Will China dump the greenback? Chances are they will not. They will quietly do so over ten years so as not to disadvantage their nation.

And American politicians know that fact and will rail against the Chinese in order to gain votes, but with no long term solution.

So it becomes a game of chicken. Words, vitriol and hyperbole seem to be the order of the day.

Subsequently, consequences will follow as it inevitably happens.

Cause, Effect and Consequences

I used currency to illustrate the point.

I could pick one of over twenty current topics. There is no shortage of inflammatory subjects.

There is one thing that is constant and certain - words cannot be retracted once used.

They become a part of the historical (and in some cases, hysterical) record.

There are those who deliberately inflame. I can name two or three leaders who do so in Pakistan.

At the same time, I can name several in responsible positions in the Developed World who do so. The difference between the two cultures is the methods used to deliver messages. In the Developed World, it is a coded message. In the Developing World, it is more direct.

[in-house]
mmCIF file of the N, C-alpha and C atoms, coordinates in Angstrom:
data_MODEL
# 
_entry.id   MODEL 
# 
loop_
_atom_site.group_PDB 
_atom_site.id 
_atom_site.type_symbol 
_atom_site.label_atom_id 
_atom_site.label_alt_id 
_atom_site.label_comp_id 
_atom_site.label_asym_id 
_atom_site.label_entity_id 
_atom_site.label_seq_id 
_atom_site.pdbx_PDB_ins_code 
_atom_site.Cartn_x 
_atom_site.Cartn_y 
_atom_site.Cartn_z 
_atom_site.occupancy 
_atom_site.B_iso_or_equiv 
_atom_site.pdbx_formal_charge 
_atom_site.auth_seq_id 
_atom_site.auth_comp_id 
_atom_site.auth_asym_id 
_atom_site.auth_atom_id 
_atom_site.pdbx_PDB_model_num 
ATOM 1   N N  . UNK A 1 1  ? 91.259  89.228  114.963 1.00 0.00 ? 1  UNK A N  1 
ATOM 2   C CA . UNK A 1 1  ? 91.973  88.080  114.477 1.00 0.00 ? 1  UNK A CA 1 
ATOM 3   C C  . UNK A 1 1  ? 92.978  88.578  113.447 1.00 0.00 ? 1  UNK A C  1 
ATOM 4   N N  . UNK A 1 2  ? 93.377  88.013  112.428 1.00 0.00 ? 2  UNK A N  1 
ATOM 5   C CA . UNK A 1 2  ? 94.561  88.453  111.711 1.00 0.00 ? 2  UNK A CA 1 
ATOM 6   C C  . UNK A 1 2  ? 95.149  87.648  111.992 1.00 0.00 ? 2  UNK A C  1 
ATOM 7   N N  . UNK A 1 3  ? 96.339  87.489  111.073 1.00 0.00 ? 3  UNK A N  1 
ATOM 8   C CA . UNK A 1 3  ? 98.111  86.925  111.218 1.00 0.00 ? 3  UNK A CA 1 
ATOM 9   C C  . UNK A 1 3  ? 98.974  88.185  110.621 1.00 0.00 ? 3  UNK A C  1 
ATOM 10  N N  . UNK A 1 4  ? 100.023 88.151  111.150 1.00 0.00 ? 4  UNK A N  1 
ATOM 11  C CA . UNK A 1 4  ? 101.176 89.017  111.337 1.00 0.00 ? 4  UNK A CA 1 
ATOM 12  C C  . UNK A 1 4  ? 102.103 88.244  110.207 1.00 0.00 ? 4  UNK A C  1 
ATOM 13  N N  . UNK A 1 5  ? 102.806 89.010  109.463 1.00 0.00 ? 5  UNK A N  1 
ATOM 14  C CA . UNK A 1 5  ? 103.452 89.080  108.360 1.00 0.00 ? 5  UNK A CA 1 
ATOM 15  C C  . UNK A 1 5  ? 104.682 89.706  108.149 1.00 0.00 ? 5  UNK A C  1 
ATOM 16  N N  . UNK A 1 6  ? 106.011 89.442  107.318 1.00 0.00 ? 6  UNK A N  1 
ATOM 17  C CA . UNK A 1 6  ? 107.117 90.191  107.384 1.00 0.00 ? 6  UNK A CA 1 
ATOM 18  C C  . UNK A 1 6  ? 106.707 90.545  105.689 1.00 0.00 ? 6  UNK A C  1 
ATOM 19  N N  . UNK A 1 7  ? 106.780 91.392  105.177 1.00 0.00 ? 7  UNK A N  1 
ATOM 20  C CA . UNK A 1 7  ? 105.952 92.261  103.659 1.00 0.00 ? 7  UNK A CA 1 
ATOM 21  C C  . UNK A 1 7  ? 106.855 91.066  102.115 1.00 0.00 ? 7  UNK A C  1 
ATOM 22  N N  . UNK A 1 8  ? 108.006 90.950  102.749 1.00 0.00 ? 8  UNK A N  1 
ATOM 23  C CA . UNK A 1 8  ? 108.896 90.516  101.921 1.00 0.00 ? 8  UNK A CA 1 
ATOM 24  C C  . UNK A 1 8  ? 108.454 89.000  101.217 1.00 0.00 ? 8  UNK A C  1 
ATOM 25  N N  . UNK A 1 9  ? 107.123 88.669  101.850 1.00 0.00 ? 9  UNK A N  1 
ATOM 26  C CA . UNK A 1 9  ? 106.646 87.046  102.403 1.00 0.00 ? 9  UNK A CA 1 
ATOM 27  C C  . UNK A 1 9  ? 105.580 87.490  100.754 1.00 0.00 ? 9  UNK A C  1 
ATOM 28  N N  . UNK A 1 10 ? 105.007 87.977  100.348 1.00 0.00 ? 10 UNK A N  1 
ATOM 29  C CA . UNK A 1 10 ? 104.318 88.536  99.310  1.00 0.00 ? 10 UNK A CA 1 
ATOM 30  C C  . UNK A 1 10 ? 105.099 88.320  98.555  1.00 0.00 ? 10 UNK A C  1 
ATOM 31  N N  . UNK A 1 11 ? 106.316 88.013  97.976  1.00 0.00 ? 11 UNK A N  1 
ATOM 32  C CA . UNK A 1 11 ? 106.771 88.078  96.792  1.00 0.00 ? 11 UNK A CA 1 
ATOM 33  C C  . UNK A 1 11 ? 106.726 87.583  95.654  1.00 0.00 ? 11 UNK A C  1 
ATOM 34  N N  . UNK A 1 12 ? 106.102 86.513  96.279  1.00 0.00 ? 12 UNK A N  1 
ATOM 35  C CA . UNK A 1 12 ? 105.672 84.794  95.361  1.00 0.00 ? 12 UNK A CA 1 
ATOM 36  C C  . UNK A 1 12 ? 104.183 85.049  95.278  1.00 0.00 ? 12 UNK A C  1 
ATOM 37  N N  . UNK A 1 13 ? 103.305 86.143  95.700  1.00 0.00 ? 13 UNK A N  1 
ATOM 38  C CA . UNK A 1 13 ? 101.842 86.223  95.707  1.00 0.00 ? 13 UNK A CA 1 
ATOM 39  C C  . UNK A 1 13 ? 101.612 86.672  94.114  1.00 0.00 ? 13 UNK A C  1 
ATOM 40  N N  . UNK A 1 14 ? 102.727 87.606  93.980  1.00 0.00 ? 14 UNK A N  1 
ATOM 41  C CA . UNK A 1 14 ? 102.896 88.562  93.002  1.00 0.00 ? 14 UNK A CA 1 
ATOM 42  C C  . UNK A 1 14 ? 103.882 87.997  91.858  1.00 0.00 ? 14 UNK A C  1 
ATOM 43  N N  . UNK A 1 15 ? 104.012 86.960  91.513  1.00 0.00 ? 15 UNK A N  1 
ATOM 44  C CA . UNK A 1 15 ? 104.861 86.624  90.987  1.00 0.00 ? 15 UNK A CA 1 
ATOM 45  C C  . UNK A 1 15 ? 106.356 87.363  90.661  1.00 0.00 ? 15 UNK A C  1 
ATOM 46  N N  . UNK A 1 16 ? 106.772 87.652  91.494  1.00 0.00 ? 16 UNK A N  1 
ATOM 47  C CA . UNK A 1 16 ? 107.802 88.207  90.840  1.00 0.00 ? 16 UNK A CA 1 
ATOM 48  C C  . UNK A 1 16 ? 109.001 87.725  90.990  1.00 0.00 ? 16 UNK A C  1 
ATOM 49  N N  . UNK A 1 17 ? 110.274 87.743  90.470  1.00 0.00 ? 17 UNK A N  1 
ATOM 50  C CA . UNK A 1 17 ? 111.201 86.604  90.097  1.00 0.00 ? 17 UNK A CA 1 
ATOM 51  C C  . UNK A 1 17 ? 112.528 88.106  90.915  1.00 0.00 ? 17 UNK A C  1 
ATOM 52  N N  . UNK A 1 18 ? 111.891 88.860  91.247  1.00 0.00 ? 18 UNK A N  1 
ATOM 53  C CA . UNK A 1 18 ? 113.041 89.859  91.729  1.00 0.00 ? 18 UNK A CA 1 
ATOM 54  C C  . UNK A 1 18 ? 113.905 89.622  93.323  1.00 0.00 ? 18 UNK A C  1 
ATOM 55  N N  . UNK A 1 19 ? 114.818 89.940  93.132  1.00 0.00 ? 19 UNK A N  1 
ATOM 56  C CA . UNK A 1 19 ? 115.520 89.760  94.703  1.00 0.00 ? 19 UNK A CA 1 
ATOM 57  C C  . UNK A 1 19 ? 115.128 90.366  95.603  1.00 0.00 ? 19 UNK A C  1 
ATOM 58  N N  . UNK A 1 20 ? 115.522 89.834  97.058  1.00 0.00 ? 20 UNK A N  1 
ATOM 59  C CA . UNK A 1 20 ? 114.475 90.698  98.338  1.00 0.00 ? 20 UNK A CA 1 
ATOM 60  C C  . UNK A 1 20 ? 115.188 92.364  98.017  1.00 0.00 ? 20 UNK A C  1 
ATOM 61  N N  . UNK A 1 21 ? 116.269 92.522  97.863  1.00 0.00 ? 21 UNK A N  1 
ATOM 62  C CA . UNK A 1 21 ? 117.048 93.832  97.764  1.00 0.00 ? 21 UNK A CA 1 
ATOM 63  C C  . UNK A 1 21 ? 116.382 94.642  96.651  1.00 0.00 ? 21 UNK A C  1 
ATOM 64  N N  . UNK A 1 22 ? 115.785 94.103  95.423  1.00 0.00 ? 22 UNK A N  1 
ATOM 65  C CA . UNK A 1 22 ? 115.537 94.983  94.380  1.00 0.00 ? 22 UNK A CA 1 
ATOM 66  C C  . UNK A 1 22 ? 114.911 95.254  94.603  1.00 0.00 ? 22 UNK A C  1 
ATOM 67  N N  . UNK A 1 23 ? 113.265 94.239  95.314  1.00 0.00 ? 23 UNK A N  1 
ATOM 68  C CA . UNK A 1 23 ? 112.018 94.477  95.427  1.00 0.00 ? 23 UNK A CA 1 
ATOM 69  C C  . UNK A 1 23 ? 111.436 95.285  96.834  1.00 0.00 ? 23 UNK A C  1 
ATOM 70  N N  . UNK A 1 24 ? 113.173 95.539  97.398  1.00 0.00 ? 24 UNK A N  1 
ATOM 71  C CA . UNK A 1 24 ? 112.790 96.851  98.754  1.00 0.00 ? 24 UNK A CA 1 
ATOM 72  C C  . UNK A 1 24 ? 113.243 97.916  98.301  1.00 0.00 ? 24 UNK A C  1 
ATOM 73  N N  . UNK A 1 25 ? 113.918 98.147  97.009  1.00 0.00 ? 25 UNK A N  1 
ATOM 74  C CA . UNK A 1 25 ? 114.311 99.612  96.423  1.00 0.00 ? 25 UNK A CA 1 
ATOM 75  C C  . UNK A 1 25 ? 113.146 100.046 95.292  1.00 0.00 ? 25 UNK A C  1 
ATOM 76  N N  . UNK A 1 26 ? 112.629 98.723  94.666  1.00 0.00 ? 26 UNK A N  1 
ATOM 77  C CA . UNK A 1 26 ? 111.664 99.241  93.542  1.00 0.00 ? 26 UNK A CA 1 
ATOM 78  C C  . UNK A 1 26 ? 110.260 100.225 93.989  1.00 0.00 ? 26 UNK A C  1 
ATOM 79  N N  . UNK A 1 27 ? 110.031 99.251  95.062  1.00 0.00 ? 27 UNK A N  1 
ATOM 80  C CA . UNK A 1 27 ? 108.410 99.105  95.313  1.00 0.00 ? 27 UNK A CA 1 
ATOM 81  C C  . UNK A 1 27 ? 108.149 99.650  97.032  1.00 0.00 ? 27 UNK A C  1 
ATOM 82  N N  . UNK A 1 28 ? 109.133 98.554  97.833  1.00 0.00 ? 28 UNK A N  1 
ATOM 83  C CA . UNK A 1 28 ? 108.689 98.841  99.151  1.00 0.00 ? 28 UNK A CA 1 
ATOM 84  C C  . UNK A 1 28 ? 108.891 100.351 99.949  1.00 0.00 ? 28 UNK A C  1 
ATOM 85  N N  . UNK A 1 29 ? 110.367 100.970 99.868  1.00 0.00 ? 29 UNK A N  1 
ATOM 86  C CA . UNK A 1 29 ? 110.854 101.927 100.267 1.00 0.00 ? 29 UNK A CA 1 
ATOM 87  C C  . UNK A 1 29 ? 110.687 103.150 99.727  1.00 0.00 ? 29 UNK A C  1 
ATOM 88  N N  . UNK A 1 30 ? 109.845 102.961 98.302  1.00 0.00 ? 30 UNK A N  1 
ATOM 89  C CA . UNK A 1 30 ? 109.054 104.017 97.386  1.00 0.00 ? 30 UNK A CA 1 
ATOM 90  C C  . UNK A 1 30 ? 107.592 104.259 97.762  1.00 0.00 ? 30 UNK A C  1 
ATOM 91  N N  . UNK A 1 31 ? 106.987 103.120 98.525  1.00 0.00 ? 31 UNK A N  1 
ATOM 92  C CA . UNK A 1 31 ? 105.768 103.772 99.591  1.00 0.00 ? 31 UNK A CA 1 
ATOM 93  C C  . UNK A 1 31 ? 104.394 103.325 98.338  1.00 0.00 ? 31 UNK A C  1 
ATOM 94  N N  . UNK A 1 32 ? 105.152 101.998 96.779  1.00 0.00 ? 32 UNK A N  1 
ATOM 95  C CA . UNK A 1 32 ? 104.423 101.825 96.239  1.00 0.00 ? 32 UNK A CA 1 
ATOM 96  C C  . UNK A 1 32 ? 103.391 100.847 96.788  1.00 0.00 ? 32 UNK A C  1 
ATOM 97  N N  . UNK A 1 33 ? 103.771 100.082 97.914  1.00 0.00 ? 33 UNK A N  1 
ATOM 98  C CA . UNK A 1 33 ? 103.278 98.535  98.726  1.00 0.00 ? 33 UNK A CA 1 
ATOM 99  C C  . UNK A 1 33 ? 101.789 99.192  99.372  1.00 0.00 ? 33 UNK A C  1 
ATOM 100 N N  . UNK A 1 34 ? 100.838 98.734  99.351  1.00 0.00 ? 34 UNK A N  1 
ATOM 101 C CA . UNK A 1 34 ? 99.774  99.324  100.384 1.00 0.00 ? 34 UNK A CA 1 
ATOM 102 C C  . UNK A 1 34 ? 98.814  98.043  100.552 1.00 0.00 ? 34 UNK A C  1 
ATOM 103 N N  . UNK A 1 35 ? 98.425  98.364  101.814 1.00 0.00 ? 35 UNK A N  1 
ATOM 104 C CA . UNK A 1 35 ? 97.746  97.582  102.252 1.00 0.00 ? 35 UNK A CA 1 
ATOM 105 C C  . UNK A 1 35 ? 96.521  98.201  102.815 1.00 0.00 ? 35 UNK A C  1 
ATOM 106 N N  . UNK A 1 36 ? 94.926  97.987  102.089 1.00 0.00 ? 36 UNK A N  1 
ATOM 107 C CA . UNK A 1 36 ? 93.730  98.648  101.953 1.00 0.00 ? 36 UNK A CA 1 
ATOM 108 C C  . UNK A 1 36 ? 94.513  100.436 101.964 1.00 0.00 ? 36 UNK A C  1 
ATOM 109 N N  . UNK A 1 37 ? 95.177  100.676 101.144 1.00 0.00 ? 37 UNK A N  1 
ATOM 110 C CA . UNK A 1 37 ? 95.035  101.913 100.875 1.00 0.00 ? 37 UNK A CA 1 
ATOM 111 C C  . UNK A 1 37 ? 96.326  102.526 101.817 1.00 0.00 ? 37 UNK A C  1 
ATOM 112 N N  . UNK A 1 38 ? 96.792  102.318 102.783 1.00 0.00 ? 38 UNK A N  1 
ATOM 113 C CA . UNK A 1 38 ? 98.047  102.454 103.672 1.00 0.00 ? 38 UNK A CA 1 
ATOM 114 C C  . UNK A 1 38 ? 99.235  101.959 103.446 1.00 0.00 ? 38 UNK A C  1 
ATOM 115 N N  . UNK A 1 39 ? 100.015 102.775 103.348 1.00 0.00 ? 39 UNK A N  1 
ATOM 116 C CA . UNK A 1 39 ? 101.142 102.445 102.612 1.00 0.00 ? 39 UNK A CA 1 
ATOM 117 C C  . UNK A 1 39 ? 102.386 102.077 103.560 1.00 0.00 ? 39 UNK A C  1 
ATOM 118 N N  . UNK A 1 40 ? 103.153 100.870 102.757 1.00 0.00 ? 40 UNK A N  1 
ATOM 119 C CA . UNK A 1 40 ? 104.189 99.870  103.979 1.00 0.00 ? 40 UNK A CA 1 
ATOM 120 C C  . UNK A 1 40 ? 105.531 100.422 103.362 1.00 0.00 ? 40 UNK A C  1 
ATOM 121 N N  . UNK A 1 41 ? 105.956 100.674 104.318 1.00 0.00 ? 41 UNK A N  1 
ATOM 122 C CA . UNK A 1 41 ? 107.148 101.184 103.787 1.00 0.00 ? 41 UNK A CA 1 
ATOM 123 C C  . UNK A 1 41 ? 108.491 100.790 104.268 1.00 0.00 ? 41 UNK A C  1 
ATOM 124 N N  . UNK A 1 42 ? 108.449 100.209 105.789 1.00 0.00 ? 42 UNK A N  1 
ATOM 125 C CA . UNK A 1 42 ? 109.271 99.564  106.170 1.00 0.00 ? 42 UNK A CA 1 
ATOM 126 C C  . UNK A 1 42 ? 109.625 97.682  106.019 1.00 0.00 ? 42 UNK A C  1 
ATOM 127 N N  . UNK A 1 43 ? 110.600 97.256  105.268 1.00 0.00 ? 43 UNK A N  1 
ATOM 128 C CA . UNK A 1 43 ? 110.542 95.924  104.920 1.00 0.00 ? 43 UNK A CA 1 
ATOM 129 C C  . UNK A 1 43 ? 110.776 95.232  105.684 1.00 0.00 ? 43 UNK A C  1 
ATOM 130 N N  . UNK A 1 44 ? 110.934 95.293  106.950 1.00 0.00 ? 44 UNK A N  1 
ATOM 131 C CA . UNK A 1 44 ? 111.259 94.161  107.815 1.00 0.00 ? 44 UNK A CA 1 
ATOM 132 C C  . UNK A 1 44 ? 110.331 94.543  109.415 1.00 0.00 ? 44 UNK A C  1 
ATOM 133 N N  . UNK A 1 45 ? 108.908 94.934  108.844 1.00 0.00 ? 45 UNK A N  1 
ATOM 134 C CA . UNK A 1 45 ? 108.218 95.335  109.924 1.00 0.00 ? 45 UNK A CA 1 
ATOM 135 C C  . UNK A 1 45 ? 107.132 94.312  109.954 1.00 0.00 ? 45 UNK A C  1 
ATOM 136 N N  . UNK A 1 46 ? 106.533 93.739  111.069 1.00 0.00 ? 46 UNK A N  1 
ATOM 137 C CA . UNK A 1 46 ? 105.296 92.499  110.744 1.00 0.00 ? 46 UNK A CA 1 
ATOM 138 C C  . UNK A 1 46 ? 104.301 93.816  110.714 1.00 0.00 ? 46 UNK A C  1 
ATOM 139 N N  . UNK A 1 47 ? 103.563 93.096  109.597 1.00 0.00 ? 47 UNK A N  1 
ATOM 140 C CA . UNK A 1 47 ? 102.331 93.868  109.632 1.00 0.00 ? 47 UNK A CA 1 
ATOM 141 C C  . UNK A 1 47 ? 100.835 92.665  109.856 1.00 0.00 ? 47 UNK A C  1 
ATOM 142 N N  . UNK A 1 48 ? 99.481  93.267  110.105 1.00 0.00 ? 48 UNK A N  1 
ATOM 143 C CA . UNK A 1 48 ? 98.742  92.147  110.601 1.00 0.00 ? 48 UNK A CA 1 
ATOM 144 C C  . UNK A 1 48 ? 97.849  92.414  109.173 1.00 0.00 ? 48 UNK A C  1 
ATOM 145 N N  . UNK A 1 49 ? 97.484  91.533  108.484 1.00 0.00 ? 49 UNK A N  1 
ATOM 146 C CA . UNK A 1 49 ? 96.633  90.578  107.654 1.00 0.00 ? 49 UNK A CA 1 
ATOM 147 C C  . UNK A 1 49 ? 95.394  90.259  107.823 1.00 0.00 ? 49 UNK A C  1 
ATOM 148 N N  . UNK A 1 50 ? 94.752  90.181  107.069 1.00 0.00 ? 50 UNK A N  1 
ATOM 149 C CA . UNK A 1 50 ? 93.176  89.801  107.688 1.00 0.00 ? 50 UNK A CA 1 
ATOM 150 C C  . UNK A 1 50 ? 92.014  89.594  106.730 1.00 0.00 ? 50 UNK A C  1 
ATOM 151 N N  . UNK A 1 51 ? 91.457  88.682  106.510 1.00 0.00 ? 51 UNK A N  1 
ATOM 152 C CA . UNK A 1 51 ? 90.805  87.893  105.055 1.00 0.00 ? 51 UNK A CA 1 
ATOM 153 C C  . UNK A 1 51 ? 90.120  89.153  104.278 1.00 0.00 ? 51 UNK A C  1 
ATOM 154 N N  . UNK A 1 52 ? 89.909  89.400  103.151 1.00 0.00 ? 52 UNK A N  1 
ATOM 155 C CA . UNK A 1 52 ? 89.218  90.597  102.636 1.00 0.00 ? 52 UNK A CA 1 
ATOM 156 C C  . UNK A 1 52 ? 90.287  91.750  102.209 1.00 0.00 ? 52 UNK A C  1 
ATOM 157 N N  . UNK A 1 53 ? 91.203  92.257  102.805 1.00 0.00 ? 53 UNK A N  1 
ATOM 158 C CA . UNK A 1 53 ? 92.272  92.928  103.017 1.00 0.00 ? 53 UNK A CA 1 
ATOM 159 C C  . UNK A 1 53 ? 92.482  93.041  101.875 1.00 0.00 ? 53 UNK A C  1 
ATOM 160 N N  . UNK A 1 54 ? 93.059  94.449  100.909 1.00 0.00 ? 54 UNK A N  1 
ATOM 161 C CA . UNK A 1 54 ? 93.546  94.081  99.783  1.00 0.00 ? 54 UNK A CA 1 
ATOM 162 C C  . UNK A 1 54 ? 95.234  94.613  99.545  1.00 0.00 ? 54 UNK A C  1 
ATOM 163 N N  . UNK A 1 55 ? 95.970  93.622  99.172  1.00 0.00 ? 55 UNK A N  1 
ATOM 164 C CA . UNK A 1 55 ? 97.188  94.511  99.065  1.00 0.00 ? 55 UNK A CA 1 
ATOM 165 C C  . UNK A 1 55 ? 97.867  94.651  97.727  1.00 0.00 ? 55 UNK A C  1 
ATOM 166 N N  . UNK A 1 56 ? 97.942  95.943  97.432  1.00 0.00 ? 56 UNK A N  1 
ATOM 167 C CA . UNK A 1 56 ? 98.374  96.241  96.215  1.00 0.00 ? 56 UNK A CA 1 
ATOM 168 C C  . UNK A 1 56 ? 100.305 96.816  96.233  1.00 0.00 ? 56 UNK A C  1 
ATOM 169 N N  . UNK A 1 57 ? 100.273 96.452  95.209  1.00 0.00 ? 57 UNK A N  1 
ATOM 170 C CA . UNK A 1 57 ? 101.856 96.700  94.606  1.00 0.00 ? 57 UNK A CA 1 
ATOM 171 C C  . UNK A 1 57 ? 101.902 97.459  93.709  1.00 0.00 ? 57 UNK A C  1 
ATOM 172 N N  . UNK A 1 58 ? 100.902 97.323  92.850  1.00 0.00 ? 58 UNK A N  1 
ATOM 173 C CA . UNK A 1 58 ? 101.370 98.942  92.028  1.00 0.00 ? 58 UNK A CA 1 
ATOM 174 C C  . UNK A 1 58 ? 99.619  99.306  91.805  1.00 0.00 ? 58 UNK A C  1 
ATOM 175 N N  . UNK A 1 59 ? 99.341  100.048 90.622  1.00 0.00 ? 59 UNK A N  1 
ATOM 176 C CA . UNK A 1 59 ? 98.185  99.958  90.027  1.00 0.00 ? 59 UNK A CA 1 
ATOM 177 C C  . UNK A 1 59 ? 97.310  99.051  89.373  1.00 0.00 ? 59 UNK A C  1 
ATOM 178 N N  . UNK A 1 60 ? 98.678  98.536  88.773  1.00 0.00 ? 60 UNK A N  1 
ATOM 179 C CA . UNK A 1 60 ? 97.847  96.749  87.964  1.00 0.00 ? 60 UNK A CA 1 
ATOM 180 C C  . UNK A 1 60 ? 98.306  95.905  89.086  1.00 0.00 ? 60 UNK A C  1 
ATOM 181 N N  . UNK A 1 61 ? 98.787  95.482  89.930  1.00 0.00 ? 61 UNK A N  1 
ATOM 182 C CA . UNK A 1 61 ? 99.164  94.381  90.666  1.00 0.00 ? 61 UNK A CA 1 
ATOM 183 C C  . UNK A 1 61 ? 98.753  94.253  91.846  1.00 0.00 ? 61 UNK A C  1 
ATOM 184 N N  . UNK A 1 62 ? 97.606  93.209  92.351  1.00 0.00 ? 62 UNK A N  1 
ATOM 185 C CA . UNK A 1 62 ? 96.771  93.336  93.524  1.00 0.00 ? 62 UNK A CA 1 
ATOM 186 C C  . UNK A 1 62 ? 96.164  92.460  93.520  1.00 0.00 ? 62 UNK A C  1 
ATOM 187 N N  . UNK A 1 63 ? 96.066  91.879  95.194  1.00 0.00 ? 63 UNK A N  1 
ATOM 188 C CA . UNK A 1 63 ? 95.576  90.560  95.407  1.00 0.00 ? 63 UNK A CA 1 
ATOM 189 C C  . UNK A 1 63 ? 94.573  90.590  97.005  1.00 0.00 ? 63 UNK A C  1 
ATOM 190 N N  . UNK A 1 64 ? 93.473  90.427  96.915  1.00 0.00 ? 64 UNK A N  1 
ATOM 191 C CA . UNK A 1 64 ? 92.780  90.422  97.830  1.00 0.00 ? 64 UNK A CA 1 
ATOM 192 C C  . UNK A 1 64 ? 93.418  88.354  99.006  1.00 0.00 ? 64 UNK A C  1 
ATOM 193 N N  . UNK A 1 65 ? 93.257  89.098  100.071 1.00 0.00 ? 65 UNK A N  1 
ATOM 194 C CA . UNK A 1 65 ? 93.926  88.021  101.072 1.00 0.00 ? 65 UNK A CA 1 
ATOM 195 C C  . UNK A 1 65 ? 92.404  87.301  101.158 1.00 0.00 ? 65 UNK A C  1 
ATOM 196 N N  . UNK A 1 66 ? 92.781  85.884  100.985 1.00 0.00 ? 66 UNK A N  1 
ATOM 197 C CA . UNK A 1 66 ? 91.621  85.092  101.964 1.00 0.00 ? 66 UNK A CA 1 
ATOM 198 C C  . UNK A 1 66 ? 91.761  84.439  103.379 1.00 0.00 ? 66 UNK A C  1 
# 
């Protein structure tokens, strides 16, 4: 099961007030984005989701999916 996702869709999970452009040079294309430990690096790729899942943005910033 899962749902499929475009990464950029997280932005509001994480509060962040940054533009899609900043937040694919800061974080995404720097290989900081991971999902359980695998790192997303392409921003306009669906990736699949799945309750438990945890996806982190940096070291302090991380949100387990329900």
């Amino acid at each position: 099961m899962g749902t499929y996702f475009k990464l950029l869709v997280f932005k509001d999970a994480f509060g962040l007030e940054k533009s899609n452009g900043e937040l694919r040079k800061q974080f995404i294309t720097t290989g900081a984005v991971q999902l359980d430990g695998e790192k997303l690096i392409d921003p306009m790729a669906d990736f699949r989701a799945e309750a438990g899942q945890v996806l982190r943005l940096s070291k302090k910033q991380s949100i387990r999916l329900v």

In the end, what happens?

Regardless of the media source, the facts are twisted to appeal to a gullible audience, the interpretation flawed and the resulting opinions bombastic and inaccurate – or one sided.

Is the desire to inflame? I do not know.

But I do know this.

Until we think about our use of words, the impact that they cause in the audience, our motive for the use of inflammatory words – and their subsequent consequences, the chasm will grow between differing parties.

This is no longer a polite discourse or debate.

This is not even a war of words.

This will soon become the reaping of consequences – and more violence.

The type of violence which will escalate to the point that we cannot control.

Think about that before you shout some slogan you just heard on the radio or TV in the future.

1 comment:

  1. Well said... and I suck at writing so I love to read something well written. Thanks for sharing it!